India had declared itself a nuclear power after conducting underground tests in 1998 and Pakistan responded with its own tests shortly afterwards. Since then, nuclear experts say the rivals have been developing nuclear weapons and the missiles to deliver them.
On Friday, in a visit to Pokhran in western India, the site of the nuclear tests, Indian Defence Minister Rajnath Singh paid tribute to late former prime minister and revered leader of the ruling Hindu nationalists, Atal Behari Vajpayee, for making India into a nuclear power.
“Pokhran is the area which witnessed Atal Ji's firm resolve to make India a nuclear power and yet remain firmly committed to the doctrine of No First Use," said Singh.
“India has strictly adhered to this doctrine. What happens in future depends on the circumstances.”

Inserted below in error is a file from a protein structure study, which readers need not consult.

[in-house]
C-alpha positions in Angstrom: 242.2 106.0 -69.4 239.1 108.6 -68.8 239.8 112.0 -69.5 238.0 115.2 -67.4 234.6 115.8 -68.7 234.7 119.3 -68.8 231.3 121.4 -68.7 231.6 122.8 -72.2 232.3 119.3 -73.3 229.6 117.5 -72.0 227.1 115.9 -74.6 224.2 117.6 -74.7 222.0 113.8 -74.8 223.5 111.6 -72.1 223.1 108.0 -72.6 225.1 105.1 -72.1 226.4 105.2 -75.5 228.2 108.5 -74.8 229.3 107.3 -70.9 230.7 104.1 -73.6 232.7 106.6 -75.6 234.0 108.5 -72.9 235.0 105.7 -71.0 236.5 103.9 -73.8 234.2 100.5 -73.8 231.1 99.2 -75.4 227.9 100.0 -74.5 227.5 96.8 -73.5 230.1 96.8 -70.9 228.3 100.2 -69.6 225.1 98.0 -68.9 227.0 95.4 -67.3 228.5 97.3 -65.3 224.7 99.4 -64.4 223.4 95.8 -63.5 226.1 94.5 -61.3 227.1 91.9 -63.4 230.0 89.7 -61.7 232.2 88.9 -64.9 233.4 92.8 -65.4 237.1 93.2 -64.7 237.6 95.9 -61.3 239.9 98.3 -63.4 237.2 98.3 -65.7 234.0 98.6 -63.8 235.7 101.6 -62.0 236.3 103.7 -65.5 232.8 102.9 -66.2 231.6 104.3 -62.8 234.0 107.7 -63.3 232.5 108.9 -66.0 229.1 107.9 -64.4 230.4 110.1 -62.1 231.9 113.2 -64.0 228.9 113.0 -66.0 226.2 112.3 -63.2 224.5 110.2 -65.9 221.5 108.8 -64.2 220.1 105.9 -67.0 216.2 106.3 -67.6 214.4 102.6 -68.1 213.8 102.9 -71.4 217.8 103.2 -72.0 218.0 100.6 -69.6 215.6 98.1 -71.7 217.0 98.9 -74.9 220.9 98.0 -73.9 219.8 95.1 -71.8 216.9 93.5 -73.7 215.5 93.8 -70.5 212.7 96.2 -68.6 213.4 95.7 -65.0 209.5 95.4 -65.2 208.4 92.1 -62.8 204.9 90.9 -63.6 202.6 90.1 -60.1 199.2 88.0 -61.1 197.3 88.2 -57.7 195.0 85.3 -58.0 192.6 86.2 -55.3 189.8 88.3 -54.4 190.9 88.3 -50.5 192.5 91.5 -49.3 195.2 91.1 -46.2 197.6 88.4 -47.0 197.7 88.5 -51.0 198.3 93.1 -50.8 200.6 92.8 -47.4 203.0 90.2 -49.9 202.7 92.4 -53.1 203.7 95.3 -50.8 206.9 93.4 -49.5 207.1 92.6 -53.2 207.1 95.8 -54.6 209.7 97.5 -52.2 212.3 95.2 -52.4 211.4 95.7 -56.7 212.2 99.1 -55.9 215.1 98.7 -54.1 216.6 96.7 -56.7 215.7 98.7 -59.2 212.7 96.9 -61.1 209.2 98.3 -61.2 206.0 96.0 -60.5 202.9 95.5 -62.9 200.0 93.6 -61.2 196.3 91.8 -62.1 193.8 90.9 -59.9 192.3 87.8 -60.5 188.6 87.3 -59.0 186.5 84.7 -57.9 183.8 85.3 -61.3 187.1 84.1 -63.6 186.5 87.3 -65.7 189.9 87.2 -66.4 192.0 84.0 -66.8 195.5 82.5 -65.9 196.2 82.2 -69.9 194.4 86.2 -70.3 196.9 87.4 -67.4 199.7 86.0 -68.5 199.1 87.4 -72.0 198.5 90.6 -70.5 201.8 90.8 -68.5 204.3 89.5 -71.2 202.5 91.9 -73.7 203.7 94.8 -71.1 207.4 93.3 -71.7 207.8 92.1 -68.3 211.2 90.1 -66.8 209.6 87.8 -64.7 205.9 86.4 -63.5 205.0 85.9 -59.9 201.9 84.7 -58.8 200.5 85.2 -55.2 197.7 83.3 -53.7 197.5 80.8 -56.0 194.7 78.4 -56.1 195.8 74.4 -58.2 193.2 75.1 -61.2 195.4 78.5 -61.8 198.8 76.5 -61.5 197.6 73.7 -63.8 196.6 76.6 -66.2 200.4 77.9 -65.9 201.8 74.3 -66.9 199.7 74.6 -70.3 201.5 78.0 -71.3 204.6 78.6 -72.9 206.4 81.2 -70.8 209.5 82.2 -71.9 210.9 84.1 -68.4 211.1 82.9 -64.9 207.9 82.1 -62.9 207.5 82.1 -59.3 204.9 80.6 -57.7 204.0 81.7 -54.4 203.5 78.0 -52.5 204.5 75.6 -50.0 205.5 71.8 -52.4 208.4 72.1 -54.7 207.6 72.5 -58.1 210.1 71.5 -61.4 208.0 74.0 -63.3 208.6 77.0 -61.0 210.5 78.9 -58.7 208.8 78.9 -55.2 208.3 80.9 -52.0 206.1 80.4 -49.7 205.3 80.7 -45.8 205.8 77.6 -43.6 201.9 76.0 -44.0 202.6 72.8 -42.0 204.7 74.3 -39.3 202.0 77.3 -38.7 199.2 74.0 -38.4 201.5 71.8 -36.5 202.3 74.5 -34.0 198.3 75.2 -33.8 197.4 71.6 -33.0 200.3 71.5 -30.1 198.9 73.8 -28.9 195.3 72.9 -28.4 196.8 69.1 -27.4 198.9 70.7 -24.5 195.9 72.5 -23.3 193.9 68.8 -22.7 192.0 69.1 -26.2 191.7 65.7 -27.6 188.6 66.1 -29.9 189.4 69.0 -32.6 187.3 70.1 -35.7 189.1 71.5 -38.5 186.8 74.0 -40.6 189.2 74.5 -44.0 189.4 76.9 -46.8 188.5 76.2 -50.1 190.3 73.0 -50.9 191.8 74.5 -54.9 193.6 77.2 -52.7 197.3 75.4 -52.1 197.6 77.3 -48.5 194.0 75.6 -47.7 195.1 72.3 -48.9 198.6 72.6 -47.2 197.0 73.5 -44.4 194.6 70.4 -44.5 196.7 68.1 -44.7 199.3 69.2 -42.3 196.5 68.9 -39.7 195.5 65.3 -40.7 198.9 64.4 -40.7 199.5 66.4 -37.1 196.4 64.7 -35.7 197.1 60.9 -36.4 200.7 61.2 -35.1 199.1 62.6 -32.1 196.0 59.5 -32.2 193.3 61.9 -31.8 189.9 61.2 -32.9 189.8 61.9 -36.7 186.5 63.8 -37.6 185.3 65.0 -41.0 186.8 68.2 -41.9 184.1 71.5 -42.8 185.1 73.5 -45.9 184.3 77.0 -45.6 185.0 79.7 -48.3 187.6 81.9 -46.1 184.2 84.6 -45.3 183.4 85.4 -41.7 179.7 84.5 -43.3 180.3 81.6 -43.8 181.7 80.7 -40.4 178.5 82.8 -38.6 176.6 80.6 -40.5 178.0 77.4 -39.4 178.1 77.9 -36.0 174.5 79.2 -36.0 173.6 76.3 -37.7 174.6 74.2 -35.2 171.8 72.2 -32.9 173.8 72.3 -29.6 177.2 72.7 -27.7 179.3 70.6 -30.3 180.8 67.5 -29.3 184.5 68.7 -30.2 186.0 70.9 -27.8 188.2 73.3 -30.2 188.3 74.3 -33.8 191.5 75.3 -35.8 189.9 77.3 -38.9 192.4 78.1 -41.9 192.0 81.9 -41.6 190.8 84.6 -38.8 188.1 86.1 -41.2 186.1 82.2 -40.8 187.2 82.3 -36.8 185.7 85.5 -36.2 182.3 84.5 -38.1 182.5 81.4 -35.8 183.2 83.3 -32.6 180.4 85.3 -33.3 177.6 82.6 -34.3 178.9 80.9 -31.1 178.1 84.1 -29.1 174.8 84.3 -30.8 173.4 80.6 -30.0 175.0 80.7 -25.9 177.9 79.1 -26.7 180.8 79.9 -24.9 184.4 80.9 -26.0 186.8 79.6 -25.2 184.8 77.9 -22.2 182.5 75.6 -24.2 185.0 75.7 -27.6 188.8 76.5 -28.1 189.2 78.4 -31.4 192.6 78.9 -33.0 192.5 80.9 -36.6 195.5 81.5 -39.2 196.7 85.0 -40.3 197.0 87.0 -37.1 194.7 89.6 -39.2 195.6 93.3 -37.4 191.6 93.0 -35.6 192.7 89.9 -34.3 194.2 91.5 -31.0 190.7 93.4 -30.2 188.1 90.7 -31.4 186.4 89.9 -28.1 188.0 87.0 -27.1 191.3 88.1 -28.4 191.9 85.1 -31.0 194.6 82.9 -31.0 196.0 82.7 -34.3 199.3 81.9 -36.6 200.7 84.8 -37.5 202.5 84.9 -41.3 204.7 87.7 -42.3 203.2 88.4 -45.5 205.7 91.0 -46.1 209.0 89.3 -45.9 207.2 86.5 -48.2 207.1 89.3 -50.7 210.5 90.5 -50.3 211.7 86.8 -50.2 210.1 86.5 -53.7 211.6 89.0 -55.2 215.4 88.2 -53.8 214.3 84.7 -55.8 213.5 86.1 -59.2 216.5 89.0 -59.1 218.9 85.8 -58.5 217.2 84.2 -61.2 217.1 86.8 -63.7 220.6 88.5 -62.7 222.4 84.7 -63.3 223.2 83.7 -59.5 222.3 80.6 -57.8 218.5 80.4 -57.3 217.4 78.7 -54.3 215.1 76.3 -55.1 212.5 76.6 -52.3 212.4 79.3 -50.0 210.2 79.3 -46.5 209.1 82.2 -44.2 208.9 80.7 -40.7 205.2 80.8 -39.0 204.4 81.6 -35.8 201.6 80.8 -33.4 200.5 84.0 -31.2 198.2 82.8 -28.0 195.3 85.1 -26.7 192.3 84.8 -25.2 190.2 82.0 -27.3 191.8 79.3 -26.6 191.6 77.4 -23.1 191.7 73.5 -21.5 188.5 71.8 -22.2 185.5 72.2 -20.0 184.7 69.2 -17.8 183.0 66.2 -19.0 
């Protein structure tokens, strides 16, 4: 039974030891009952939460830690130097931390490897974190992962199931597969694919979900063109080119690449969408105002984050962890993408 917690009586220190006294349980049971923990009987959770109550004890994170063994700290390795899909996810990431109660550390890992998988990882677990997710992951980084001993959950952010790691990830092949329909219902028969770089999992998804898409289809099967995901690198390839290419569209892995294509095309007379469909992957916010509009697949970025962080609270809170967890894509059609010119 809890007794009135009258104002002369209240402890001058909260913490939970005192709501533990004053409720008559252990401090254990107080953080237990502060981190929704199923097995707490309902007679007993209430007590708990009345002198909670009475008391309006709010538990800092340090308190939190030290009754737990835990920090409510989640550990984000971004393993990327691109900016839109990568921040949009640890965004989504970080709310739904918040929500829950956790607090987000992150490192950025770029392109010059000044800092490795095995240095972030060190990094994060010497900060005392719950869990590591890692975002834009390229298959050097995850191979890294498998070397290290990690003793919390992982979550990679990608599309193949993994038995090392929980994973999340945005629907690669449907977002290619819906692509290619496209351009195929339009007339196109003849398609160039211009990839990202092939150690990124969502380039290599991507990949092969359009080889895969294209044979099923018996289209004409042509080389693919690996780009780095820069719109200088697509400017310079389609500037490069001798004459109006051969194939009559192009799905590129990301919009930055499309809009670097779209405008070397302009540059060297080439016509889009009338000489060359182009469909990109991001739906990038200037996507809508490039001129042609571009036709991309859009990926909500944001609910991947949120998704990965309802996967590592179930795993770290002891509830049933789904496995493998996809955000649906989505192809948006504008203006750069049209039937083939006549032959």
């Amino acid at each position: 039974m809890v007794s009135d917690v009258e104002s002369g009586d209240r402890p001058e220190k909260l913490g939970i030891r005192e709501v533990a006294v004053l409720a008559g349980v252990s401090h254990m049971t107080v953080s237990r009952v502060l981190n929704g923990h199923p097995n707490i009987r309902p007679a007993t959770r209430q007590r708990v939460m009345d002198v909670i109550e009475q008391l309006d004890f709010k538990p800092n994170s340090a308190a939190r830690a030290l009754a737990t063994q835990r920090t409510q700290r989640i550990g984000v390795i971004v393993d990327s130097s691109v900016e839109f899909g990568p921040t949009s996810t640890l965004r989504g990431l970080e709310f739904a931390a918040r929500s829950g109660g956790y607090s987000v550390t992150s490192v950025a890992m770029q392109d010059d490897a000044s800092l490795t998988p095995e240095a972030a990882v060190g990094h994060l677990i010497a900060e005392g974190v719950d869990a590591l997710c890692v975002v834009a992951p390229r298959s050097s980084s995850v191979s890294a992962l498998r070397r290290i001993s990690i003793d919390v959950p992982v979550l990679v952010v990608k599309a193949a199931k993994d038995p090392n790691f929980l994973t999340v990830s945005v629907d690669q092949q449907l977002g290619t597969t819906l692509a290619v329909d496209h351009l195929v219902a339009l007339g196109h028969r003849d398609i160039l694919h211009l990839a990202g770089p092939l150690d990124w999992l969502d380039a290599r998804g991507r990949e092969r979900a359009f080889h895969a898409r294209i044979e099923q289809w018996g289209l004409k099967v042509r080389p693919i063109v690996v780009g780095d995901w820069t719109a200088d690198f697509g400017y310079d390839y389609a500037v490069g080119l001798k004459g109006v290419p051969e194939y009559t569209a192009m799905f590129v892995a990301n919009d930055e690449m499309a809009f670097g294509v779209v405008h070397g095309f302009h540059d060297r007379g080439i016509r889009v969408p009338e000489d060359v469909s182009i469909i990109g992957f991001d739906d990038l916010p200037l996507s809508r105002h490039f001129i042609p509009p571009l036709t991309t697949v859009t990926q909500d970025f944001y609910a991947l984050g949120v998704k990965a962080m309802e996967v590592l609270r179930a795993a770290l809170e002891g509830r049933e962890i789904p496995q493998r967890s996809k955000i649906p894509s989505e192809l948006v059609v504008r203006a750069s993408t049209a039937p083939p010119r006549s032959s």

At the time of the tests, India said it needed a deterrent against nuclear-armed China but it has also long been concerned about Pakistan's nuclear capabilities.
Comments aimed at Pakistan?
Shekhar Gupta, a political commentator and defence expert, said the government appeared to have an open mind on the issue of 'no first use' of nuclear arms and the comments could be aimed at Pakistan, which has said previously it needed to develop small nuclear weapons to deter a sudden attack by India.
“Rajnath Singh is measured and not given to loose talk or bluster. He isn't signalling a shift, but an open mind on the NFU (No First Use) inherited from Vajpayees Nuclear Doctrine,” he said on Twitter.
Tensions between the two countries have increased following India's move to revoke autonomy in the disputed region of Kashmir, the cause of two of their three wars. In February, Indian and Pakistani fighter jets clashed over the territory.
Vipin Narang, a nuclear affairs expert at MIT in the United States, said that Singh's comments were a sign the policy on 'no first use' could change in the future.
“Make no mistake: this is by far the highest official statement from the Raksha Mantri's (Defence Minister) mouth directly that India may not be forever bound by No First Use,” Narang said on Twitter.
By Our CorrespondentPublished: August 17, 2019